1. Your budget
  1. Can you generate enough monthly savings to offset your Social Security benefit before full retirement age? The benefits of waiting to take your Social Security benefit far outweigh the costs, so if you’re able to apply a short-term solution for a larger, long-term benefit, it could be in your best interest.
  1. If retired, take a part-time job
  • . According to the 2015 Annual Statistical Supplement, the average monthly benefit for a retired worker was $1,329. If after assessing your monthly budget, and the deficit you hoped to fill with Social Security is close to or below what your monthly benefit would be, think about a part-time job. Your annual income will likely fall below the threshold for a reduced benefit, and you will avoid a lifelong reduction in Social Security benefits.
  1. Consider adjusting your portfolio to a more income-oriented allocation
  • . Disclaimer: This approach should be discussed with a professional. If you have retirement or investment accounts, you have two strategies at your disposal to help generate income:
    1. Take dividends in cash, rather than reinvesting. While this may provide a stream of income, it could also slow the growth of your investments.
    2. Adjust your asset allocation to one that is income-oriented. Then, take the dividends in cash.
  1. Acknowledging that this approach is more complicated than the previous two, it is also a prudent one because it is reversible. The last thing you want to do, as you approach what could be decades in retirement, is permanently reduce any stream of income.

The Bottom Line

Think about the timing of your Social Security like a tattoo. Both can act like a double-edged sword in your life and, for discussion’s sake, are irreversible. Deciding to get a tattoo is not always a good decision; similarly, electing to take Social Security at 62 is not always a smart choice either. However, the reverse is also true, and the only way to know if this choice is right or wrong is to weigh the factors at play in your life against the consequences of your decision.

The post Should You Take Social Security Benefits at 62? appeared first on MagnifyMoney.

Best Places to Retire Early 2017

The rise of the FIRE (Financial Independence and Retiring Early) movement has given way to a new emphasis on retiring early. Rather than leaving the workforce at the typical age of 62, FIRE retirees aim to retire in their 40s or 50s. This lofty goal typically requires an aggressive savings plan, as early retirees must live off their savings until they can expect to withdraw benefits like Social Security or dip into their 401(k) or IRA savings without facing a penalty.

In a new study, MagnifyMoney ranked 217 U.S. cities to find the best and worst places to retire early.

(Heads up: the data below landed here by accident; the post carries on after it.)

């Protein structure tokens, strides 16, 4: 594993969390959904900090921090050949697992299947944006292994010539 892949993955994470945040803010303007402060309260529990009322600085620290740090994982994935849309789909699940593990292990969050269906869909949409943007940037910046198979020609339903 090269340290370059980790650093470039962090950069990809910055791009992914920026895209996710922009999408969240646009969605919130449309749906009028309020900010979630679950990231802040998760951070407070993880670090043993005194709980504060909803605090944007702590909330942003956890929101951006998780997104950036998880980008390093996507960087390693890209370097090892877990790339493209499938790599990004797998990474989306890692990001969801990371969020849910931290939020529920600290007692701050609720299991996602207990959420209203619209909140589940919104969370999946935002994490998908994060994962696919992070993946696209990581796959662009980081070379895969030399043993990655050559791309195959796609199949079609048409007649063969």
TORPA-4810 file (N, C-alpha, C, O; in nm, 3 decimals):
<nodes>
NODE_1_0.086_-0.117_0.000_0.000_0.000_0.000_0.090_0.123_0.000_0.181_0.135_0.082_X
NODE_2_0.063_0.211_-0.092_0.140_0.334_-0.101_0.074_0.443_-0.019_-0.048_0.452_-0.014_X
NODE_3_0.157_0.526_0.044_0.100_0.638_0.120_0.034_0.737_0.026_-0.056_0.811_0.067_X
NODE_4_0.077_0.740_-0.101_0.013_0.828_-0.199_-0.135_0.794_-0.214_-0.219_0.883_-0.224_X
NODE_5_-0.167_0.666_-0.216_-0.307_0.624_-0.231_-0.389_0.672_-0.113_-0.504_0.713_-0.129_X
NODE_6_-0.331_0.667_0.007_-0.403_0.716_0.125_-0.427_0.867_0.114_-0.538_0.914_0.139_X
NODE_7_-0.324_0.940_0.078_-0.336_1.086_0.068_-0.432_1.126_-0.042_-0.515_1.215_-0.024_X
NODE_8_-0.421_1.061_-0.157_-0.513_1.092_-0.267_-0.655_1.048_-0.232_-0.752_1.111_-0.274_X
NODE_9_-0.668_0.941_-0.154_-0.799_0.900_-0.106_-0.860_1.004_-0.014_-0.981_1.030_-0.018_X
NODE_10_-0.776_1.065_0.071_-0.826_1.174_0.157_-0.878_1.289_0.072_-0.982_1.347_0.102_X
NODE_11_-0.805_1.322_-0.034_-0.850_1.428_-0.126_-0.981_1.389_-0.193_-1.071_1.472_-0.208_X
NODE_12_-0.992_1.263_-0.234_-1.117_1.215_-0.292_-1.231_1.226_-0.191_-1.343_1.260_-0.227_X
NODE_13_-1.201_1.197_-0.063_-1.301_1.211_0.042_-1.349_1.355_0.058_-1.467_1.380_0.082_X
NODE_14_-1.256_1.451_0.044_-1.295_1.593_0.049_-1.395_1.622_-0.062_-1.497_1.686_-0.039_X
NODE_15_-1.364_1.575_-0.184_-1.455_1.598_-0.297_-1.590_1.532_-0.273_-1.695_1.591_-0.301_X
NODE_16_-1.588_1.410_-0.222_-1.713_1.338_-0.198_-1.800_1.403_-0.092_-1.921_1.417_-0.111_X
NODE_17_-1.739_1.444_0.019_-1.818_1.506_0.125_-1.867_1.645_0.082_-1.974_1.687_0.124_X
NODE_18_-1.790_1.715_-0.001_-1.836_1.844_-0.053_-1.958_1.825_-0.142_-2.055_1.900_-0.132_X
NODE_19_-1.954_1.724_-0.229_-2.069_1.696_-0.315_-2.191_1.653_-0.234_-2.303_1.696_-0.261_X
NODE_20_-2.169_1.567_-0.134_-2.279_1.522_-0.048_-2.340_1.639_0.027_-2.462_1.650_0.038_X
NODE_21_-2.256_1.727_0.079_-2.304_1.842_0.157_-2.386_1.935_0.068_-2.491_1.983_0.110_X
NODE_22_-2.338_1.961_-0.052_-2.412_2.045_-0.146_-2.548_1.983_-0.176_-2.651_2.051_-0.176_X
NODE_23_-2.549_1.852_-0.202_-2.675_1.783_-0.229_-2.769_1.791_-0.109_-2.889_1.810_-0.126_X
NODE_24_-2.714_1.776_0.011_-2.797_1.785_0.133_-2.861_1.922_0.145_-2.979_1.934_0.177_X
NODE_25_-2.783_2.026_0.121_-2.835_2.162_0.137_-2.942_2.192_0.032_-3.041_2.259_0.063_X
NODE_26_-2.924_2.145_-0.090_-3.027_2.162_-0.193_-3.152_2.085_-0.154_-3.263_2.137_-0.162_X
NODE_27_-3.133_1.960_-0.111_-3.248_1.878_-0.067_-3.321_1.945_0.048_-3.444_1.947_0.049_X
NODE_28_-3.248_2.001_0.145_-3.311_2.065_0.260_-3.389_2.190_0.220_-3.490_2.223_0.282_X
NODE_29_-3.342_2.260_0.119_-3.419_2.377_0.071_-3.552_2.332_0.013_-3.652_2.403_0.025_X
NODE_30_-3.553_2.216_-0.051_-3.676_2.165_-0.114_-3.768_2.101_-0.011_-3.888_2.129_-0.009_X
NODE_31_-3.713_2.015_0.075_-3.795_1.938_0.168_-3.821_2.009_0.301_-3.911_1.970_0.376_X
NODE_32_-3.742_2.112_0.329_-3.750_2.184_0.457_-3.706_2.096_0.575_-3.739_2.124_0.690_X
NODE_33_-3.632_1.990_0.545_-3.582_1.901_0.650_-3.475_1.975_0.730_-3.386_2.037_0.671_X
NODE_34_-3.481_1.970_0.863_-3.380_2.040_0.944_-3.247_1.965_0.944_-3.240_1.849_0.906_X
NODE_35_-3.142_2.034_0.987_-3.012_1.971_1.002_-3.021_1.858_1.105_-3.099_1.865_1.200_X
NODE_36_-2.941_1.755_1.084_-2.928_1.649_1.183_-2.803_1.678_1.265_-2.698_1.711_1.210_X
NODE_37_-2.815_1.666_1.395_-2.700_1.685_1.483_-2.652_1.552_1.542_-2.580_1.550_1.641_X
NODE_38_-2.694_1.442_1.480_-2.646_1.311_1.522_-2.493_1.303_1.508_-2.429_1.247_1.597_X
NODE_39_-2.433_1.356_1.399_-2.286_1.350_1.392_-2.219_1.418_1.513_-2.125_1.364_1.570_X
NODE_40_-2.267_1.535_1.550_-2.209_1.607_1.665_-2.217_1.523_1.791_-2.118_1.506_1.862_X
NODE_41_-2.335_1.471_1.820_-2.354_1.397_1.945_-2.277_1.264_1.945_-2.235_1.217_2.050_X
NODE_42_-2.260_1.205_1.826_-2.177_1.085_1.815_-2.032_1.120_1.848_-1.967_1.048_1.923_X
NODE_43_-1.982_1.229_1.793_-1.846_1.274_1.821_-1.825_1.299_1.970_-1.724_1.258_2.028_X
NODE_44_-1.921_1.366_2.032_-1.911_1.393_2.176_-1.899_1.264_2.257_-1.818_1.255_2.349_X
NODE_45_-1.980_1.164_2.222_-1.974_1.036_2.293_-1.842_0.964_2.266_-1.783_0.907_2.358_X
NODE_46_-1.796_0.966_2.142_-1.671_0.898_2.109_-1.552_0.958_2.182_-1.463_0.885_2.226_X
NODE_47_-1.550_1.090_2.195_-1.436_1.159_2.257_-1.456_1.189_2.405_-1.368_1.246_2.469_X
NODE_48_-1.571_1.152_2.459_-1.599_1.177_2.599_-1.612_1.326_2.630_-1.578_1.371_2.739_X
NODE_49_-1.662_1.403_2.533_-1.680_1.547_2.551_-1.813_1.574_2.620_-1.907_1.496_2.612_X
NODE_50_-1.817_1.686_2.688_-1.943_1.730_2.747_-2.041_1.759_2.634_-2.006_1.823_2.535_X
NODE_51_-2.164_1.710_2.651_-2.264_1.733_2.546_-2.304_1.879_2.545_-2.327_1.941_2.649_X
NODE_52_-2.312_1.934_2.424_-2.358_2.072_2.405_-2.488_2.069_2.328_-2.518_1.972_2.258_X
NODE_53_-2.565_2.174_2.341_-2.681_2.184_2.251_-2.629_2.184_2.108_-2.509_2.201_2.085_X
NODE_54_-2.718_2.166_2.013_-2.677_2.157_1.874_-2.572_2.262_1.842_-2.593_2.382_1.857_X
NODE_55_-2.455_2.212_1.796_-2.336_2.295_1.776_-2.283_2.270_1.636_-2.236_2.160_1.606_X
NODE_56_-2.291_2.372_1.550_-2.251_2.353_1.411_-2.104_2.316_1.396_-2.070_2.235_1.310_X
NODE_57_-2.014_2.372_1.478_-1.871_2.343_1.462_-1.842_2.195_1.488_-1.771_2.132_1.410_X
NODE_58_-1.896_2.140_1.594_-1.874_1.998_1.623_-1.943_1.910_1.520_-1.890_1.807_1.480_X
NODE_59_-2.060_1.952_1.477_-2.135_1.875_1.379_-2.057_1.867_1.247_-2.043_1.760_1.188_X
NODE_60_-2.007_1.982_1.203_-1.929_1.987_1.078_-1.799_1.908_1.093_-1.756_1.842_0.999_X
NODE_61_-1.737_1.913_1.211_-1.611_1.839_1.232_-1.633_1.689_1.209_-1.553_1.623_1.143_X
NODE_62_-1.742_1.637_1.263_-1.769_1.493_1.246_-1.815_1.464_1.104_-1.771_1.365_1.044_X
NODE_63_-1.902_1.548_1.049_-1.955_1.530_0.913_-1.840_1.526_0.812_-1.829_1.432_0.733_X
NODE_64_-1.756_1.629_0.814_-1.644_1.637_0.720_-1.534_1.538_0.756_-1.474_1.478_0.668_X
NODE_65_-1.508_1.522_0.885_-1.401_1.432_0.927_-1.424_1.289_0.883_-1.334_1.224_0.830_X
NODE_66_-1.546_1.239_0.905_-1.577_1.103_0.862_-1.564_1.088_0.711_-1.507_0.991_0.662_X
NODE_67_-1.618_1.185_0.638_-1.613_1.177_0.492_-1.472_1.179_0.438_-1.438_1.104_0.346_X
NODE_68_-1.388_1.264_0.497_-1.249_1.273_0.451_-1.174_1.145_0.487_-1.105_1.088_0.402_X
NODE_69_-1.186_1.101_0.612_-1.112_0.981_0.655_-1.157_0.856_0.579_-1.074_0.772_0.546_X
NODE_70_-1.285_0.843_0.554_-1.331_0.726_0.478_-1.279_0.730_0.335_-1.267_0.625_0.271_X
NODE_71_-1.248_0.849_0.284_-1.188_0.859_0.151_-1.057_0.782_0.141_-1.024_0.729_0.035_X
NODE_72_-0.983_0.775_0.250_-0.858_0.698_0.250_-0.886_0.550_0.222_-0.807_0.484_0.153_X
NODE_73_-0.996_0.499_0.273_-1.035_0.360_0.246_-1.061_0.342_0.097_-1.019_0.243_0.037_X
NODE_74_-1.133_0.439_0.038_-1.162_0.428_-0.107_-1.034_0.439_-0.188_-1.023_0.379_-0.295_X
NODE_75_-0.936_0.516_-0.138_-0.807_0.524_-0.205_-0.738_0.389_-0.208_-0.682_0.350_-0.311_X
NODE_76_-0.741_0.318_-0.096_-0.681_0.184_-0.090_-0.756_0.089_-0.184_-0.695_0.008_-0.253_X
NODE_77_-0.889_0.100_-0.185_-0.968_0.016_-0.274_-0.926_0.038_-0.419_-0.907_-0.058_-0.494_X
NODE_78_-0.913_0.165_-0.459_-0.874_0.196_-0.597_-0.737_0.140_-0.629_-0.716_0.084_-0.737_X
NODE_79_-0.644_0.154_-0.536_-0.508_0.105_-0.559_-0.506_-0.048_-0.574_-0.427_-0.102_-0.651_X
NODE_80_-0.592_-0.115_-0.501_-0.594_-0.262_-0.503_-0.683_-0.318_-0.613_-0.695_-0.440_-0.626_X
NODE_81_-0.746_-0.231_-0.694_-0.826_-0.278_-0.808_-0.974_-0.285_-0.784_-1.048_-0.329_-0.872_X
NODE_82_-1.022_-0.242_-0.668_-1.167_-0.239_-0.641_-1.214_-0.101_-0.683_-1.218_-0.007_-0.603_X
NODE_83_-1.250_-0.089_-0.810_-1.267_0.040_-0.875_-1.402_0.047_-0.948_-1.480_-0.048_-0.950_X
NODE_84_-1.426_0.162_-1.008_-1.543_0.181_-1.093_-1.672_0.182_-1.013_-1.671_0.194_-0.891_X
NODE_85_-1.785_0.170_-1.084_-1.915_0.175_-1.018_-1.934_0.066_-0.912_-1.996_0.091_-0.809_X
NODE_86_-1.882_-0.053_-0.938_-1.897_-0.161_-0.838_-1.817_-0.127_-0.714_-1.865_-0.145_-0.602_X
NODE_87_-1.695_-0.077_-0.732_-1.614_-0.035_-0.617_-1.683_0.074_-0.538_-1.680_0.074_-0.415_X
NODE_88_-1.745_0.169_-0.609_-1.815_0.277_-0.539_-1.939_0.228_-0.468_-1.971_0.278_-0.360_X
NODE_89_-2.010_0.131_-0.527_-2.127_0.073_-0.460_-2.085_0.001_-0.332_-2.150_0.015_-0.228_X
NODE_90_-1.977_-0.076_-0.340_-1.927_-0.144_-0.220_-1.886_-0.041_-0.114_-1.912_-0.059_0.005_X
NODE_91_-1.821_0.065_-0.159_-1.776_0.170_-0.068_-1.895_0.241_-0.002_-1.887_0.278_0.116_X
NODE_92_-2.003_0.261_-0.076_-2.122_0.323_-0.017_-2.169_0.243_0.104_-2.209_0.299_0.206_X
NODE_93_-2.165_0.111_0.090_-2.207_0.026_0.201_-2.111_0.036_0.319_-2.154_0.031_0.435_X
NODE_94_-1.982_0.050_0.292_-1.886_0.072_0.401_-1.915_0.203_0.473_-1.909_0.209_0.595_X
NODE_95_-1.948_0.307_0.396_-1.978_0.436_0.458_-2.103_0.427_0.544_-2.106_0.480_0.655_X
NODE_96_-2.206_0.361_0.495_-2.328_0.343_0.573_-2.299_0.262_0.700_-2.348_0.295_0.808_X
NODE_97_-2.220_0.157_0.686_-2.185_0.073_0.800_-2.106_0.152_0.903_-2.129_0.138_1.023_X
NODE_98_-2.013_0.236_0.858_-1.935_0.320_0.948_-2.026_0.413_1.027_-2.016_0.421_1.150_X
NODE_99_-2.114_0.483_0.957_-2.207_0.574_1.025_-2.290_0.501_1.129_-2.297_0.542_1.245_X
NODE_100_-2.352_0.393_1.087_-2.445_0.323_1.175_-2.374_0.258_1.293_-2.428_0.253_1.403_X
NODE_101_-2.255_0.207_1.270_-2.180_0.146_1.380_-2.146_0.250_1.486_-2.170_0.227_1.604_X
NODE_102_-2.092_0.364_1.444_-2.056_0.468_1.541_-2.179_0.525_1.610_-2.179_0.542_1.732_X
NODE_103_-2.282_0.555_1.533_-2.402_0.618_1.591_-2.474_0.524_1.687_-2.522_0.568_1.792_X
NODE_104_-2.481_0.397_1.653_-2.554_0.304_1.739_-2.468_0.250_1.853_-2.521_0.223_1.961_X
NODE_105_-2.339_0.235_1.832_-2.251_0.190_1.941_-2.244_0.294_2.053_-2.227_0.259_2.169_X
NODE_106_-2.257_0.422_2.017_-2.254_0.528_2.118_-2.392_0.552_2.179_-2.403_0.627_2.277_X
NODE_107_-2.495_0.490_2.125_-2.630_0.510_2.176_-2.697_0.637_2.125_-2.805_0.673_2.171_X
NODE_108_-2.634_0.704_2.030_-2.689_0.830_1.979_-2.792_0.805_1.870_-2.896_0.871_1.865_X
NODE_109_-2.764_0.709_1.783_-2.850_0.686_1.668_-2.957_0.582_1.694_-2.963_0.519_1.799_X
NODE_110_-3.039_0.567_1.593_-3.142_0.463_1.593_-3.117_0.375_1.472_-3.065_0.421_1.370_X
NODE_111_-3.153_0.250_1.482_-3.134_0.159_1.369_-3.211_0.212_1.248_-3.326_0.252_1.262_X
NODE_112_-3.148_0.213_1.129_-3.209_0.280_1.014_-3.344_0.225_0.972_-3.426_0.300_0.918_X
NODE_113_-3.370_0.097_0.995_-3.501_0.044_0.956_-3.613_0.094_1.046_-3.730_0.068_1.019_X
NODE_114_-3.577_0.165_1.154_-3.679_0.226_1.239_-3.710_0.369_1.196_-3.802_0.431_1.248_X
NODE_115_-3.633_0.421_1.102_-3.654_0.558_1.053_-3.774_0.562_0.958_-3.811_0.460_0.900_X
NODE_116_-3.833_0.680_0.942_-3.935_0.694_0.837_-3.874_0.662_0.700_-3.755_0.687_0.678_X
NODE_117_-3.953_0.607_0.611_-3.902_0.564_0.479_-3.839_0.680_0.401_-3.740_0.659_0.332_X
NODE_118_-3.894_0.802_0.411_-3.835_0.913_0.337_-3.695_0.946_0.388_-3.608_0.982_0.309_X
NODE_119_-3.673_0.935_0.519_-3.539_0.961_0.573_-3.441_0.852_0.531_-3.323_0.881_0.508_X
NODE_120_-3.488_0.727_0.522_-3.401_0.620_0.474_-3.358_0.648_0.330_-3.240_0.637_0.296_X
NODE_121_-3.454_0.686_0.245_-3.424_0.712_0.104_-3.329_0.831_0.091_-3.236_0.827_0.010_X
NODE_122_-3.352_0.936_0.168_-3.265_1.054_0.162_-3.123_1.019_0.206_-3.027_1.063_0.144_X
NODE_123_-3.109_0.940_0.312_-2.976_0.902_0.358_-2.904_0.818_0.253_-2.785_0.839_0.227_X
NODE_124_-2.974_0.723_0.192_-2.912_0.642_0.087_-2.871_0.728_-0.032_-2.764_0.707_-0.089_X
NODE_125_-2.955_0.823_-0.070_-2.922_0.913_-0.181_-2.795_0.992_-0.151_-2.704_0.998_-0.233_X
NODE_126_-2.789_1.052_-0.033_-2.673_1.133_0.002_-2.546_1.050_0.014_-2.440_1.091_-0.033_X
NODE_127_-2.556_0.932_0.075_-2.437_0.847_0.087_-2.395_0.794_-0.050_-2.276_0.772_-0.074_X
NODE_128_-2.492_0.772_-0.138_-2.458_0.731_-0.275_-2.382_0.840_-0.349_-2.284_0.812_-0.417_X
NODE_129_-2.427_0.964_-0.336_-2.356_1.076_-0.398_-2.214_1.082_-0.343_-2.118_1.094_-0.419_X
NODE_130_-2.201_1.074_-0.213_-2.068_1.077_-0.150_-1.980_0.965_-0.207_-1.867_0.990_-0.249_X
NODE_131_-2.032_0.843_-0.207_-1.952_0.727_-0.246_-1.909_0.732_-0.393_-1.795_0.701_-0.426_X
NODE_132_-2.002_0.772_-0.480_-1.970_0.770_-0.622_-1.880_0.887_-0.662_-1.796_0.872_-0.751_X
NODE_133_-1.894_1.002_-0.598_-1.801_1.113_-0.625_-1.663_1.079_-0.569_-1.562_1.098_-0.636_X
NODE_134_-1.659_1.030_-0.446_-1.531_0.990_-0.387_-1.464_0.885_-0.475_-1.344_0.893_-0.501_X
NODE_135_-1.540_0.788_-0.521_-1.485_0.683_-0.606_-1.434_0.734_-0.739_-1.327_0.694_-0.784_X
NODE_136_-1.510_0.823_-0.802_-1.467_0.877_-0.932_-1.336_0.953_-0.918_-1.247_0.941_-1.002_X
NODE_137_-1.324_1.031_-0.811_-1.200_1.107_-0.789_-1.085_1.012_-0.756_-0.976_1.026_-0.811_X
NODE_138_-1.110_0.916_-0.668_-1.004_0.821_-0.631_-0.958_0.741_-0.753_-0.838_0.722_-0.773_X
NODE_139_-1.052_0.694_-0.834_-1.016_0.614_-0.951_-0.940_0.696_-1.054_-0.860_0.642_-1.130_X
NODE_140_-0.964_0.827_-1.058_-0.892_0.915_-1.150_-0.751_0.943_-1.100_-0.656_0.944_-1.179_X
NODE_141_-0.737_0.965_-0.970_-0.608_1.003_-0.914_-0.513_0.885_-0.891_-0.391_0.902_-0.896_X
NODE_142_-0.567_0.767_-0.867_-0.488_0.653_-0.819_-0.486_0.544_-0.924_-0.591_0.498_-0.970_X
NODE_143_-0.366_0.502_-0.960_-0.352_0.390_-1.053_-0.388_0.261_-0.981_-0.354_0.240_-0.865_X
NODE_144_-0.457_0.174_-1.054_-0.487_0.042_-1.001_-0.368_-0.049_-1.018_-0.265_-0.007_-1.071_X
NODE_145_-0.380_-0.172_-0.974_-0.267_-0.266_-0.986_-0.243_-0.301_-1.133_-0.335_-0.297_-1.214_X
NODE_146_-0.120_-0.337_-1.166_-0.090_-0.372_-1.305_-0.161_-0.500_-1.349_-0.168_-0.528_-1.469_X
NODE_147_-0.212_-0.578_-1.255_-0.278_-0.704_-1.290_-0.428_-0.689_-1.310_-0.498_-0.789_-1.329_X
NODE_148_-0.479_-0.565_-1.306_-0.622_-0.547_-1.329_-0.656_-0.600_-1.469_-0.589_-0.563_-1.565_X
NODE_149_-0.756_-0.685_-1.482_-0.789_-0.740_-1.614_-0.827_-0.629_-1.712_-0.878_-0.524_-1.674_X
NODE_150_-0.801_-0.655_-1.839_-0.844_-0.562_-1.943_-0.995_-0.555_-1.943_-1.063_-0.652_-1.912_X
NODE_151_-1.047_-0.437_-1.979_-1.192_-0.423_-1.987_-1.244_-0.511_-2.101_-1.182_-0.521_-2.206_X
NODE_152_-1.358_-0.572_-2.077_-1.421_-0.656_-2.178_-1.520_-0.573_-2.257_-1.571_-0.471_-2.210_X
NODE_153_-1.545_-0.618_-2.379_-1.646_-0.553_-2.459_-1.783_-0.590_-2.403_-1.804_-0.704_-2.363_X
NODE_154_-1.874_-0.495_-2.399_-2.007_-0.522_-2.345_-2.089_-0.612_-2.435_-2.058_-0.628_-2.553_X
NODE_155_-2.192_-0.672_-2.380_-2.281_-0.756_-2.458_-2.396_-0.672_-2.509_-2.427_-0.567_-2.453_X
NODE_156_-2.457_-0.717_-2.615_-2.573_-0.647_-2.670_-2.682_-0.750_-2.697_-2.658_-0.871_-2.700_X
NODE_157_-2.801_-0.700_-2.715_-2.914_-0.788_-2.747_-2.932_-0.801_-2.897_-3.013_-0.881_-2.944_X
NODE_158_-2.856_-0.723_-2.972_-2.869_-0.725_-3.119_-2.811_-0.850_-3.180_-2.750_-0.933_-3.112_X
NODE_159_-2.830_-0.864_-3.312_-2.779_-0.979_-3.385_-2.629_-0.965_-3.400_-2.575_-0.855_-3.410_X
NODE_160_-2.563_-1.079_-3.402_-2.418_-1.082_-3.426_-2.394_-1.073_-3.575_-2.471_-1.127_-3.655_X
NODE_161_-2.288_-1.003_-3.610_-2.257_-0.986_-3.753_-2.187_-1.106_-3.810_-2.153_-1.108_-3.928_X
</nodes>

Methodology:

We sought to find cities that had a combination of a low cost of living (highest priority), a great quality of life and access to employment if needed to supplement income.

Each city was given a final composite score out of 100 possible points. The composite score was based on those three factors, each weighted differently: cost of living (50%), quality of life (30%), and employability (20%).

Within each of these three categories, we looked at specific elements that play a key role in determining the best city to retire early.

Cost of Living: The cost of groceries, housing, utilities, transportation, health care and other goods and services.

Quality of Life: Weather (average annual temperature and number of sunny days); access to arts and entertainment services; walkability.

Employability: Early retirees may choose to incorporate part-time work into their lives even after they retire to stay active and supplement their existing savings. We looked at the minimum wage, unemployment rate, average commute time and state income tax for each metro.

Key Findings:

Looking for a low cost of living? Move South or Midwest

Cities in the South and Midwest dominated the list of best places to retire early, mostly due to a lower average cost of living than any of the four regions studied. Southern and Midwestern cities boasted an average cost of living score of 63 —13 points higher than the average score across all 216 cities studied of (50).

The South and Midwest also boasted the two highest overall early retirement scores (57 and 56, respectively).

The South may be the best bet for early retirees looking for the option of part-time work to supplement their income as well. The region scored the highest employability score of any other area. The employability score was based on the unemployment rate, minimum wage, average commute time and state income tax.

Favor quality of life over low cost of living? Head Northeast

-Early retirees will need to save a pretty penny to retire in the Northeast, but they may find retirement more entertaining at least. Although the Northeast earned the highest score of any region for quality of life (67, well above the national average of 50), the region suffered due to its relatively high cost of living. It earned the lowest cost of living score of any region with a paltry 17.

Western cities had a poor showing in all three categories, barely eeking out a higher final score than the Northeast. But whereas the expensive Northeast was buoyed by its relatively high quality of life score, the West was dragged down on all three fronts.

The 10 Best Cities to Retire Early

The 10 Worst Cities to Retire Early

10-Worst-Cities

 

RANKINGS BY REGION

Region-Wise

MIDWEST: The 10 best cities to retire early

MIDWEST-10-Best-Cities

MIDWEST: The 10 worst cities to retire early